A tropical depression churning across the southern Caribbean could become Tropical Storm Nate on track to hit the Gulf Coast, and possibly Florida, as a hurricane over the weekend.
In their 11 p.m. Wednesday advisory, National Hurricane Center forecasters said the storm is moving over warm waters and encountering light wind shear that could allow quick intensification. Its possible sustained winds could reach near 85 mph in three days, making it a Category 1 storm as it approaches the Gulf Coast on Saturday. Wednesday evening forecasters upped their intensity forecast from earlier in the day, but said there’s still a chance the storm could weaken as it crosses Central America and the Yucatan.
“Residents along the Gulf Coast from Louisiana to Florida should monitor the progress of this system for the next several days and heed any advice given by local officials,” The National Hurricane said in its latest advisory.
At 11 p.m., the depression was located 70 miles west of San Andres Island off the coast of Nicaragua, where it could dump up to 20 inches of rain and trigger dangerous mudslides and flash flooding, National Hurricane Center forecasters said. Sustained winds reached 35 mph.
The storm is expected to move across northeastern Nicaragua early Thursday and eastern Honduras late Thursday into Friday, bringing heavy rain along much of the Central American coast.
Forecasters said it remains too early to say where the storm will impact the Gulf Coast. The storm is being steered by a high pressure ridge over the southwest Atlantic, but a low-pressure trough moving across the Florida Straits could force it to move more quickly toward the north-northwest by Friday and into the Gulf of Mexico Saturday. How much land it crosses could also weaken it, complicating the track forecast.
Reliable U.S. and European models differed on the storm’s future path by as much as 90 miles, forecasters said. Track forecasts so far in advance can also have wide margins of error. So far this year, track forecasts four to five days in advance have been averaging errors of about 170 to 230 miles.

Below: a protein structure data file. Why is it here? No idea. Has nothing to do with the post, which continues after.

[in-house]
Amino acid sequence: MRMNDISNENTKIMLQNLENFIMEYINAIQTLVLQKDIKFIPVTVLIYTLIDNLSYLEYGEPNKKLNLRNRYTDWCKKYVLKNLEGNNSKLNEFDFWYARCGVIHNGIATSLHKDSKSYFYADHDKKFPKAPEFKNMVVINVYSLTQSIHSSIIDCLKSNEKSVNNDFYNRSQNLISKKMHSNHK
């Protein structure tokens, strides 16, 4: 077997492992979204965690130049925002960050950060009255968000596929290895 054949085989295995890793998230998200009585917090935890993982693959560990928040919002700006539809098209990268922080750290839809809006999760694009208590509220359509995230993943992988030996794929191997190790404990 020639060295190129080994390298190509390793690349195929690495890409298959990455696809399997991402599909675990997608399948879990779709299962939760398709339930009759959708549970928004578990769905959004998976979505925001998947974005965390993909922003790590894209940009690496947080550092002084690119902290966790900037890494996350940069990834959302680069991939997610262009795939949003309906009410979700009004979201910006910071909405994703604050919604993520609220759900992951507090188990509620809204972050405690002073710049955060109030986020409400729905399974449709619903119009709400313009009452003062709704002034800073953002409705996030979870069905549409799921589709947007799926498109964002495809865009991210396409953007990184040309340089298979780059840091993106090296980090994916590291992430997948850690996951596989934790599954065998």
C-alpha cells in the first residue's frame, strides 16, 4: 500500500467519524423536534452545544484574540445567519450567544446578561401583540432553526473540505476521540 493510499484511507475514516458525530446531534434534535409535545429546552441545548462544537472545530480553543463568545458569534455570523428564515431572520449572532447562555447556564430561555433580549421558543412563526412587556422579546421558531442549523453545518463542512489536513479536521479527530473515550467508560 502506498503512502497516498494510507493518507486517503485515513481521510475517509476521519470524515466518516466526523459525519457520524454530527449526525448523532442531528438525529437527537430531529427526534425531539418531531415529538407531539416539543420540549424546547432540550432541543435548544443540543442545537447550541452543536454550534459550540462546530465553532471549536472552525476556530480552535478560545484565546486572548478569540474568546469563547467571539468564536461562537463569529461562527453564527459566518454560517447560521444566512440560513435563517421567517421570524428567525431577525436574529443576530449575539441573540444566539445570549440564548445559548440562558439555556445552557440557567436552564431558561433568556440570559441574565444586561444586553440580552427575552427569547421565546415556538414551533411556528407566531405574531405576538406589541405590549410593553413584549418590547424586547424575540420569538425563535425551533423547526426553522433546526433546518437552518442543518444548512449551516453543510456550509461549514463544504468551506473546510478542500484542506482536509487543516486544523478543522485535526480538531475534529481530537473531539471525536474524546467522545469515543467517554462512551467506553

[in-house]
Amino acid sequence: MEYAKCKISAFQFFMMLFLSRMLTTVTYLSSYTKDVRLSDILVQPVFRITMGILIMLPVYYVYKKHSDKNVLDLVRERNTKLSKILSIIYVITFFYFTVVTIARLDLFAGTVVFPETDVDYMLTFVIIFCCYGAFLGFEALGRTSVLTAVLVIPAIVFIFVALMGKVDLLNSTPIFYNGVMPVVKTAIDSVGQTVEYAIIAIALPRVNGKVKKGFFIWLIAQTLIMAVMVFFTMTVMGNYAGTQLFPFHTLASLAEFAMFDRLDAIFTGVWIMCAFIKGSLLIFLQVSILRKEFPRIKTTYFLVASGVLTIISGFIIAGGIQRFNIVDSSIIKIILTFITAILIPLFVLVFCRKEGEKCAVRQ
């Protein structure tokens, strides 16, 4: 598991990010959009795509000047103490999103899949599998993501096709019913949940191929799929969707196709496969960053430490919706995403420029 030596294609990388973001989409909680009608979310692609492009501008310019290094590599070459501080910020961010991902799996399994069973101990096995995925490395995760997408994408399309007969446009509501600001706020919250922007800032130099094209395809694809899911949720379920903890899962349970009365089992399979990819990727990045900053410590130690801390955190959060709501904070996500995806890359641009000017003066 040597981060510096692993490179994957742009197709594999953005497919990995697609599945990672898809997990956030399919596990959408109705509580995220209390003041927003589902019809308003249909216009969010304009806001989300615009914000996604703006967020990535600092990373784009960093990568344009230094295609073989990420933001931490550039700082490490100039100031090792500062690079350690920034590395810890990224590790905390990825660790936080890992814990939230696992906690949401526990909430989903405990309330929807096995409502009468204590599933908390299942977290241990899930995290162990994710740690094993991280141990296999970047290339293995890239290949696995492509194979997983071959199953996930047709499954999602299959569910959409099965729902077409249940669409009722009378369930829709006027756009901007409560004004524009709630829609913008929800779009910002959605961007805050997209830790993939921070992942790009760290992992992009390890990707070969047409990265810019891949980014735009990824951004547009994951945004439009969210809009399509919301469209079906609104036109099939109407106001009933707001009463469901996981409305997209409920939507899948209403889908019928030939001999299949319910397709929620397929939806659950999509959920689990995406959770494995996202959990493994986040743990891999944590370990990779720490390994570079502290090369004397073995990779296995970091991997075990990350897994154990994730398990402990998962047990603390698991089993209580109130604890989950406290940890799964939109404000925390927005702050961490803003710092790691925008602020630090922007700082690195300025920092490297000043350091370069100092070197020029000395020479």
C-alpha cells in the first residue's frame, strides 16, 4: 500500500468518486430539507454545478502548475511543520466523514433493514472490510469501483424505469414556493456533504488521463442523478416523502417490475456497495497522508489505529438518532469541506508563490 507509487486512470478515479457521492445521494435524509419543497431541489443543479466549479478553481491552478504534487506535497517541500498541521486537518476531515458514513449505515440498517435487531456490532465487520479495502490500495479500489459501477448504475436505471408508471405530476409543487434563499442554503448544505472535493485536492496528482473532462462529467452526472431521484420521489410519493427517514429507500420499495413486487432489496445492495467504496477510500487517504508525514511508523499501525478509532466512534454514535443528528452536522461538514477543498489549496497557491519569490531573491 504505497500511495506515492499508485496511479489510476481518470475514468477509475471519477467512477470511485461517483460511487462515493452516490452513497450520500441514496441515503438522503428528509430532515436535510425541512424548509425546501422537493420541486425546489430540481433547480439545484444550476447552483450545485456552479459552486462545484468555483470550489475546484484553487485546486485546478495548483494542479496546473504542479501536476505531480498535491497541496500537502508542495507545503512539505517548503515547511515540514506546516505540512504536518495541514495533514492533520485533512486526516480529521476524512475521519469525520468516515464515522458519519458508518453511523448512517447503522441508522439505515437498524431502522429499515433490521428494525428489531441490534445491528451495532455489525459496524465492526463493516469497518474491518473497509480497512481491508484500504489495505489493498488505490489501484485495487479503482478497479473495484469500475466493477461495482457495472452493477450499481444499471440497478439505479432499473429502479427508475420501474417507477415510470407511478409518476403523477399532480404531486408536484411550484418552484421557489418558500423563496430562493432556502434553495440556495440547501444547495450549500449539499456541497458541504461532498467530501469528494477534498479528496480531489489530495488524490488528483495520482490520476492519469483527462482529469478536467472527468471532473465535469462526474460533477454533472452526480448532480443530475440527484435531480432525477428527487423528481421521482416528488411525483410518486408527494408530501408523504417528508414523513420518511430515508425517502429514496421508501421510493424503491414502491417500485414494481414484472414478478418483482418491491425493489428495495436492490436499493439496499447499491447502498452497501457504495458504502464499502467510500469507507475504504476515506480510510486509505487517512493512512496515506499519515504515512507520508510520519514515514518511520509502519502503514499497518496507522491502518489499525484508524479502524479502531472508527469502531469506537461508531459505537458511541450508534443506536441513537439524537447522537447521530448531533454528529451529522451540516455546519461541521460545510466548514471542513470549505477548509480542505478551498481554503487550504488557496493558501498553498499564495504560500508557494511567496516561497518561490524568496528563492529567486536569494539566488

While the timing and magnitude of the storm remain unclear, the Florida Panhandle and Gulf Coast west to Louisiana should remain alert for the next several days, forecasters said. The storm is expected to bring high winds, storm surge and heavy rain.
Tropical storm warnings have been issued for parts of Nicaragua and Honduras, where heavy rainfall is forecast. Costa Rica and Panama could get five to 10 inches of rain, with up to 20 inches possible in some locations. Late Wednesday, a Hurricane Watch was issued for parts of Mexico.
Squally weather blanketing South Florida Wednesday is not related to the storm, but part of another system over west Cuba and the Florida straits. Strong wind shear is expected to keep that system disorganized, which is still expected to generate heavy rain and gusty wind in Florida and the Bahamas.
Wednesday’s depression becomes the 16th cyclone in a record-breaking season that hit feverish intensity over the last two months with five named storms since Aug. 30. Three lethal storms — Harvey, Irma and Maria — formed in less than 30 days.
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In September, the highest amount of hurricane energy on record occurred, along with the most number of days with a major hurricane, according to Colorado State University meteorologist Phil Klotzbach.
Earlier in the season, forecasters upped their prediction for the number of storms to between 14 and 19, with two to five major hurricanes. The season ends Nov. 30.
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